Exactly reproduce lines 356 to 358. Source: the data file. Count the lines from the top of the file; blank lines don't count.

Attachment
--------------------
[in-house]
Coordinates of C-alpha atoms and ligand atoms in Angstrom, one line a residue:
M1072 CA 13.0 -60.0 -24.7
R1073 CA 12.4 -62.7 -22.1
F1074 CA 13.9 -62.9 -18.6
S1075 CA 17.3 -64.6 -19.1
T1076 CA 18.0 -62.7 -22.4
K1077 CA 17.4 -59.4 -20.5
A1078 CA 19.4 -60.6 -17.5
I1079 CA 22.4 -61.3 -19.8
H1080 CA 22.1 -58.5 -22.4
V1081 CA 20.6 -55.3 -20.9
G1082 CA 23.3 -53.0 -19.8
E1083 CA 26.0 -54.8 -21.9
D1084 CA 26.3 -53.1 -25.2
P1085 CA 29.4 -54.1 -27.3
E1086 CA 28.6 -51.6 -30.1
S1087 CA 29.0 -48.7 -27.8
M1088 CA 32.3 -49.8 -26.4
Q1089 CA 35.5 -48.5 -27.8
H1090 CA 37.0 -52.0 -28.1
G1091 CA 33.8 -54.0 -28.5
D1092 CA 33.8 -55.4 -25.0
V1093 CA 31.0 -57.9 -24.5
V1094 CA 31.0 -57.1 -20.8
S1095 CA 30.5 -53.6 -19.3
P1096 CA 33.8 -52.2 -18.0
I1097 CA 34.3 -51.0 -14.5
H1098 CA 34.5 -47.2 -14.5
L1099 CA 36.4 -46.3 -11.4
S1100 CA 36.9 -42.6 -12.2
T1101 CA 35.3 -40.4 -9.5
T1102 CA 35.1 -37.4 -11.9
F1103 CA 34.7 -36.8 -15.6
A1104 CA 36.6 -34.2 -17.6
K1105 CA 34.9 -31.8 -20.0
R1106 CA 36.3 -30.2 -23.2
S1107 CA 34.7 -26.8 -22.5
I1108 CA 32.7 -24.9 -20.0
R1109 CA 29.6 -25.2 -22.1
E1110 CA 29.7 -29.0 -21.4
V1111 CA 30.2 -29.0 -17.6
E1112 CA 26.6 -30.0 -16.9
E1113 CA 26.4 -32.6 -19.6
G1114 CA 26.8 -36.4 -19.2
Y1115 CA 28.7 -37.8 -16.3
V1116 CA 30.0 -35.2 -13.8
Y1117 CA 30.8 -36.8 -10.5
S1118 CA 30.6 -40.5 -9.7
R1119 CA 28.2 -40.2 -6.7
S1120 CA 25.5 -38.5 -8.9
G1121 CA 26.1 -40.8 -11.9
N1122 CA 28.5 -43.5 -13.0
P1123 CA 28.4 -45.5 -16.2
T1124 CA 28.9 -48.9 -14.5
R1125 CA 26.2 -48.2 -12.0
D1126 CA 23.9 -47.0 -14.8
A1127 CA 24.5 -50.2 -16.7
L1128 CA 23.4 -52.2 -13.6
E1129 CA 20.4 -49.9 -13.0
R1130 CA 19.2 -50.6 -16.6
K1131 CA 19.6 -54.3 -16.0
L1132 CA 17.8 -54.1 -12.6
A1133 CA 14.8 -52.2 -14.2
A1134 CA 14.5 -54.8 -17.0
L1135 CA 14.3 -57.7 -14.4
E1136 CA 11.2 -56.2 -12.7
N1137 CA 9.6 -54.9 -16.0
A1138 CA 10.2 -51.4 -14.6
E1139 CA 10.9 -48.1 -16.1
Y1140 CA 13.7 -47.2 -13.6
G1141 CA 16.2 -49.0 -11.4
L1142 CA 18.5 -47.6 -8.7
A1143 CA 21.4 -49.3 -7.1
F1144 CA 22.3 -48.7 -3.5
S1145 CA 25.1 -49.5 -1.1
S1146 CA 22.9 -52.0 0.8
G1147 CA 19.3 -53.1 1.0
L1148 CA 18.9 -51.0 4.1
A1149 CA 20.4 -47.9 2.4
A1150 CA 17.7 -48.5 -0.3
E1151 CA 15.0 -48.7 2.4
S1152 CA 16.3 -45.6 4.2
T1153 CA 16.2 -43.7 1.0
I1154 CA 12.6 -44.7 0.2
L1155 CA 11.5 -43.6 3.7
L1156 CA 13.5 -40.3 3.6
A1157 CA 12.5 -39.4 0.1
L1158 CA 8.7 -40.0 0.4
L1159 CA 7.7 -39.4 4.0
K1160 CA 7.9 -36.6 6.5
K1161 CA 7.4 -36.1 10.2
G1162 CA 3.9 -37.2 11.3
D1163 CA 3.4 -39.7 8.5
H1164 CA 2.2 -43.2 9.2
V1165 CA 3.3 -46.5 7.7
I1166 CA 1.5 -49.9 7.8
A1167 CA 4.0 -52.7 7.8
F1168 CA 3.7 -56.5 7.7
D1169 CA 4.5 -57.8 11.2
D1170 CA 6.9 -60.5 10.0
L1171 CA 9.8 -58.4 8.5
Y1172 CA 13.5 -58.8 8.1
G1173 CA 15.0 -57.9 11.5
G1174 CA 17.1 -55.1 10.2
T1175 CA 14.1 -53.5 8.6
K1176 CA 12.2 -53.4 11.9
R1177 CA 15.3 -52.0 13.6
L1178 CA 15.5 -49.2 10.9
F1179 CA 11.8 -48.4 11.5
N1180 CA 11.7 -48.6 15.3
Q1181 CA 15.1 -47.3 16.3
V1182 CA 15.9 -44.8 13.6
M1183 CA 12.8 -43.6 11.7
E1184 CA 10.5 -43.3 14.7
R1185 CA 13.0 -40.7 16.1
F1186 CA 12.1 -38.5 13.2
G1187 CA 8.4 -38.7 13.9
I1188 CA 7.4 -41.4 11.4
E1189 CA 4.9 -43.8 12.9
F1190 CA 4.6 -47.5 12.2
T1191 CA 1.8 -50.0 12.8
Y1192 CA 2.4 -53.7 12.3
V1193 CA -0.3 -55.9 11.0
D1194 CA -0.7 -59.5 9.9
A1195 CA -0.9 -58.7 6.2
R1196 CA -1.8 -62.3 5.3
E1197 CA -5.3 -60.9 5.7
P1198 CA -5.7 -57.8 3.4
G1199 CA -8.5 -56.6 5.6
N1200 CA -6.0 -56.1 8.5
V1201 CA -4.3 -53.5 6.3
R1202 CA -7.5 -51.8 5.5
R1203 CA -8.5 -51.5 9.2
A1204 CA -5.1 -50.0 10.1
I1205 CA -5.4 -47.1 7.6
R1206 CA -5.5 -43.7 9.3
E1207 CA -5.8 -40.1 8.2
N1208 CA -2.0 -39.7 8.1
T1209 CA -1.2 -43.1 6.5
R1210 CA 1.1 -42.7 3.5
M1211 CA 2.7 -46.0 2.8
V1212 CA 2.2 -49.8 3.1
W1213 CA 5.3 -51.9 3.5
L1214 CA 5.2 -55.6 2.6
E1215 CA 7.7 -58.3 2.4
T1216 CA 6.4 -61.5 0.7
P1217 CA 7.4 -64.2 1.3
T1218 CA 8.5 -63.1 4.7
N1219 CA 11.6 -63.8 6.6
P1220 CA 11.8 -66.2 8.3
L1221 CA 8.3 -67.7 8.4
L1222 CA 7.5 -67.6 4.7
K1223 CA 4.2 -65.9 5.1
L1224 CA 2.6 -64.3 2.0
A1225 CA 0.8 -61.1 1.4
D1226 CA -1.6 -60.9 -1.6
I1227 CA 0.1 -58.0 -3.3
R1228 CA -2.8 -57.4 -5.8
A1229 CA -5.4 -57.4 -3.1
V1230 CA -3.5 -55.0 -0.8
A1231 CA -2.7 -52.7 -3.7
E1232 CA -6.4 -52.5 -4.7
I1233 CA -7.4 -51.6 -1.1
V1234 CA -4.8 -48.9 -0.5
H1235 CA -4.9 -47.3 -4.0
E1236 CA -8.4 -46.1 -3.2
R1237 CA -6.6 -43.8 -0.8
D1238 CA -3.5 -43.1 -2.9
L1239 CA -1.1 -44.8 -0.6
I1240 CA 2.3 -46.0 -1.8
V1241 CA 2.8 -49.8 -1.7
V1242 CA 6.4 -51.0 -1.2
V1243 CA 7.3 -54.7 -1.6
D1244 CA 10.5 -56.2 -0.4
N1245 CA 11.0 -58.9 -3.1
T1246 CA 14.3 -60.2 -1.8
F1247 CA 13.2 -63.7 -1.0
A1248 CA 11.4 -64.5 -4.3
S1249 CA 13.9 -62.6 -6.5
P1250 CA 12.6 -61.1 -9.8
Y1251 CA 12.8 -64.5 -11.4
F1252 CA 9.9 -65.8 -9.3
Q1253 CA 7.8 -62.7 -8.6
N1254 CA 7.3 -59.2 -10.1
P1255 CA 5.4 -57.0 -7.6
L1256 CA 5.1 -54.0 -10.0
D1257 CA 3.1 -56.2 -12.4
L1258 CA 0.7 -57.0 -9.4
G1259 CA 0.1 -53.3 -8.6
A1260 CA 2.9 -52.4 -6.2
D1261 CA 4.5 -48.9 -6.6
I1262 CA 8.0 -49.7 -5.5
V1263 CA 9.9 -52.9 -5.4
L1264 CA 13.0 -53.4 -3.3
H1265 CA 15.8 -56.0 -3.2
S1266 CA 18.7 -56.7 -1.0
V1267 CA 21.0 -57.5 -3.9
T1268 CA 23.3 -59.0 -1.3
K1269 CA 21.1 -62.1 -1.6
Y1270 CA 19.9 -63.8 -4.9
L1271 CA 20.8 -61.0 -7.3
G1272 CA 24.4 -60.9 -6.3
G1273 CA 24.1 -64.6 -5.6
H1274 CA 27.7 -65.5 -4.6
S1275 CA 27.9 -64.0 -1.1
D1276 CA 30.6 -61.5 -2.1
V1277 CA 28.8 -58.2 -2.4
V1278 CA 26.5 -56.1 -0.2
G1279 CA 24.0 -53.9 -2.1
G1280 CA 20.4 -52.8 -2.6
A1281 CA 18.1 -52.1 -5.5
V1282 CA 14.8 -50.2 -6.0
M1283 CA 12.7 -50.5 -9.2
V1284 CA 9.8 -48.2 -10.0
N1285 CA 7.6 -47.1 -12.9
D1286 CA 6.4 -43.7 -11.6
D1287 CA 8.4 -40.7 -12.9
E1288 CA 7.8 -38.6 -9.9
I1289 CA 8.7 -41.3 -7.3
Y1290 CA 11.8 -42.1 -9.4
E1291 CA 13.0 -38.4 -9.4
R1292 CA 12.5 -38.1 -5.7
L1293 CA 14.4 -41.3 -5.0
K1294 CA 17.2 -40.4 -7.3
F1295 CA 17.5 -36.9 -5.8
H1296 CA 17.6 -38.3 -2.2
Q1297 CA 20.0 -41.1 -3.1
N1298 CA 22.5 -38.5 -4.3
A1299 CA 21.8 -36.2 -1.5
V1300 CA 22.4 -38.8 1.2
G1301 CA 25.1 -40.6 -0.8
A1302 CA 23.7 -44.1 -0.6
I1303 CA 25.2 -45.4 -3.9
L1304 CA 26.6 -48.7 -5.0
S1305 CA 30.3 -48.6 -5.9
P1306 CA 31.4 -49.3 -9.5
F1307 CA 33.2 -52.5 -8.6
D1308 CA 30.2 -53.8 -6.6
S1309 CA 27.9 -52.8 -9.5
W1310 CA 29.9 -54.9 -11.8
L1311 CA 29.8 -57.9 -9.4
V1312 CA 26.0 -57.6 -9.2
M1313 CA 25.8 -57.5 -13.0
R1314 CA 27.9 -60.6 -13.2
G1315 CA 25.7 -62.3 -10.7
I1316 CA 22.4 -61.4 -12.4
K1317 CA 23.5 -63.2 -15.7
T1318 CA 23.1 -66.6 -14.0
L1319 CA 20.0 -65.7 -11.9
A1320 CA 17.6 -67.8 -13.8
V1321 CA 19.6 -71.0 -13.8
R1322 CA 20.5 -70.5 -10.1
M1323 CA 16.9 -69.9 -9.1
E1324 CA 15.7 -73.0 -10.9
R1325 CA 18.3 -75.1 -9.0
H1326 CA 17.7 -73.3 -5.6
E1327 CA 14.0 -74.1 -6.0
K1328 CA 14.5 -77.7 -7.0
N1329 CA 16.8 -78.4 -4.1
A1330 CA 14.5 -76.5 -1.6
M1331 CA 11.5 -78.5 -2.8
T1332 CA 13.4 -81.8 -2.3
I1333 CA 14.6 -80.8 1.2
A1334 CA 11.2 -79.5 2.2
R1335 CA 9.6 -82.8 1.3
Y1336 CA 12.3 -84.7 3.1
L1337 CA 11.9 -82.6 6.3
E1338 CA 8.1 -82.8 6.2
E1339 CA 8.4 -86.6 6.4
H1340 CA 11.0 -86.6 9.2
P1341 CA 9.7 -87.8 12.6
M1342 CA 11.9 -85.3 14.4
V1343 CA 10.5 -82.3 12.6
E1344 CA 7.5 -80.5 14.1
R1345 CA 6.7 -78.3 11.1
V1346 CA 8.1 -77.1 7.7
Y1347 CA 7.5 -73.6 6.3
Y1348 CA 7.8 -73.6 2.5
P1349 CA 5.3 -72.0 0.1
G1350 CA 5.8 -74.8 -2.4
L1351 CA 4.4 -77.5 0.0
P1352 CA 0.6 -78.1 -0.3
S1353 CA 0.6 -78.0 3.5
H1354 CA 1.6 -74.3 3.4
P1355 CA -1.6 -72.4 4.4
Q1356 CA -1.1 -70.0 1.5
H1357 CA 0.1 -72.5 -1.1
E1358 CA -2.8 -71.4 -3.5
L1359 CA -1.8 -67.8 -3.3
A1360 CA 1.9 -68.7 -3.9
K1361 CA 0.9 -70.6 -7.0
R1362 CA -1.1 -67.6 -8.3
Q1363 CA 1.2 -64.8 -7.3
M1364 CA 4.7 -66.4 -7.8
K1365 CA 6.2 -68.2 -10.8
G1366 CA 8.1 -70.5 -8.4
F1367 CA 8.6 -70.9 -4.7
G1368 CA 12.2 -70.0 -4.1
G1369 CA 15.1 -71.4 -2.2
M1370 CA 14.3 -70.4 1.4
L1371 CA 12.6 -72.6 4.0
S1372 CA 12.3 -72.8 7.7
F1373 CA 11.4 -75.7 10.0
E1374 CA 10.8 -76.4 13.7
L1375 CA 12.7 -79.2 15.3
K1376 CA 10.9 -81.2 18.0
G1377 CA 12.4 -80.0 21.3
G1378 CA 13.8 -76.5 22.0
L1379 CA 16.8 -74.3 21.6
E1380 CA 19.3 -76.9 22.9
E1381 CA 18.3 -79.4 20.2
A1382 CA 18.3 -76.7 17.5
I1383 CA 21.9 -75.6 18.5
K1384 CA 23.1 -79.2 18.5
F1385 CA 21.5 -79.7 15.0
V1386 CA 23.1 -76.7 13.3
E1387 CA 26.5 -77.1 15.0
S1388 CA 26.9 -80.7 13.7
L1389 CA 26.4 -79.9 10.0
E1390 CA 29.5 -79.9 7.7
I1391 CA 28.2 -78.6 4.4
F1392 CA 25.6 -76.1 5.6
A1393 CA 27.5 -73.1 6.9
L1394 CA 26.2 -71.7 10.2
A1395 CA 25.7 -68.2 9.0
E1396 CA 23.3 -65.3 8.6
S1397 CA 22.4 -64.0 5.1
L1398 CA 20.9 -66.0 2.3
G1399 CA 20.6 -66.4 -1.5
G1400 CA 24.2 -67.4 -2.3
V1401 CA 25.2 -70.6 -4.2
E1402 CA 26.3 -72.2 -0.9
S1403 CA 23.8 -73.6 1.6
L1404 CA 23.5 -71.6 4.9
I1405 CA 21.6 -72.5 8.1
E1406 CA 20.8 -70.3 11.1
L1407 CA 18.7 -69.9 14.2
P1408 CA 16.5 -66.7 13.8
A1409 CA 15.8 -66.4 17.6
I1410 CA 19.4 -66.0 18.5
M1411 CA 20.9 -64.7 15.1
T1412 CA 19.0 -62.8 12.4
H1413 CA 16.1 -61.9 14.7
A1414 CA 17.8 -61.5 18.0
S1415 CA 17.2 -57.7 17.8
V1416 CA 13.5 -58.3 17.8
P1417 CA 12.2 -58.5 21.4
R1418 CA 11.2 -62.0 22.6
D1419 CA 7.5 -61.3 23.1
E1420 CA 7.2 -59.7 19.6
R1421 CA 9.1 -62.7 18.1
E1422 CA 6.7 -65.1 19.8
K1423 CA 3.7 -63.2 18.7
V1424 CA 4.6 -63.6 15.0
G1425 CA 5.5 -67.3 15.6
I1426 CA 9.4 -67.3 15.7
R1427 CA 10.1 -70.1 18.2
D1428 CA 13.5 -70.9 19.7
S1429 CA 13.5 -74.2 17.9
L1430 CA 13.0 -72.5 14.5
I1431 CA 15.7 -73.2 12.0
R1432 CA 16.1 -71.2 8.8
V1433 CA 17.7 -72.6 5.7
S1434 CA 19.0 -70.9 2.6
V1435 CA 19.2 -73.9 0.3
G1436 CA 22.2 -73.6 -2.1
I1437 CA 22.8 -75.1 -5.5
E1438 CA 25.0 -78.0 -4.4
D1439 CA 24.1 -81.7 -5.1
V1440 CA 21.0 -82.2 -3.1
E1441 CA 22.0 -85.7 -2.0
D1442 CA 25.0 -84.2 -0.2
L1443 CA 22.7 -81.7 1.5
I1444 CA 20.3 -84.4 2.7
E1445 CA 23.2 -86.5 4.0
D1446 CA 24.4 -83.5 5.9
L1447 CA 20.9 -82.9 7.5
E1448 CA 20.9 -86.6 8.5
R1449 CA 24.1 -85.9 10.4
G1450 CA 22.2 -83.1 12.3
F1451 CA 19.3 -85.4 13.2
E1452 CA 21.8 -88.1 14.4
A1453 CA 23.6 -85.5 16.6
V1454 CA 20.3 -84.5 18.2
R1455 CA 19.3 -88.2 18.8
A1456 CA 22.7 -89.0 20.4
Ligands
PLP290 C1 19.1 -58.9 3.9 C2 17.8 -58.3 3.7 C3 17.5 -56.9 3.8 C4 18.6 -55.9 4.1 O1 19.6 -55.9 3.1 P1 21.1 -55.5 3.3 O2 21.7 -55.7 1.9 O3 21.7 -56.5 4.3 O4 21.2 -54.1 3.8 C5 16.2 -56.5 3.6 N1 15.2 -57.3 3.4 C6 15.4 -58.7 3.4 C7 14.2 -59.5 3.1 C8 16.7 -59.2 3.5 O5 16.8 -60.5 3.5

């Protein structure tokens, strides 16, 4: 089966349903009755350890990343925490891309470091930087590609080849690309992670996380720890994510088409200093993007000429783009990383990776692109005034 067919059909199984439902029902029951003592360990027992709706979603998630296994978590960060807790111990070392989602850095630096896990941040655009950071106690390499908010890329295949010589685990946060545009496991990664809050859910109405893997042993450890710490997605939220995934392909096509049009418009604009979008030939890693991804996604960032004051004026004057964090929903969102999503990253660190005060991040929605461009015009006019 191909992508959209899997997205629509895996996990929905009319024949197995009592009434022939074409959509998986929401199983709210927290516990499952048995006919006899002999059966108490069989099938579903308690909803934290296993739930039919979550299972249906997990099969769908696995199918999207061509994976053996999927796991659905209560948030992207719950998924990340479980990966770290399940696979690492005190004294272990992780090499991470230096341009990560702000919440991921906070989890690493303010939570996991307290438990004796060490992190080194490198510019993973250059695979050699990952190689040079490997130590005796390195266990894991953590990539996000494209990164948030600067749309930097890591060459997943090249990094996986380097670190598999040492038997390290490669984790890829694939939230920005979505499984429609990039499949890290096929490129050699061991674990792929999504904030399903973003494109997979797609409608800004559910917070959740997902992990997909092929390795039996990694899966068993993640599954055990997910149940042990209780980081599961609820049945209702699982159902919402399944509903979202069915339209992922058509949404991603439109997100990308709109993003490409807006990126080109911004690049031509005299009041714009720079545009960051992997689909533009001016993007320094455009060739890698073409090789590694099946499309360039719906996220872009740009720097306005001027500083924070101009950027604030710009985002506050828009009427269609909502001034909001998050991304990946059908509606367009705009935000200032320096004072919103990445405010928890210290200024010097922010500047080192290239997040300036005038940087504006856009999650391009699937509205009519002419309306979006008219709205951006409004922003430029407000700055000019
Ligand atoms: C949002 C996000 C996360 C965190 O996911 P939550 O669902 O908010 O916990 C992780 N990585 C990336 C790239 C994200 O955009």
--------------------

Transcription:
G1425 CA 5.5 -67.3 15.6
I1426 CA 9.4 -67.3 15.7
R1427 CA 10.1 -70.1 18.2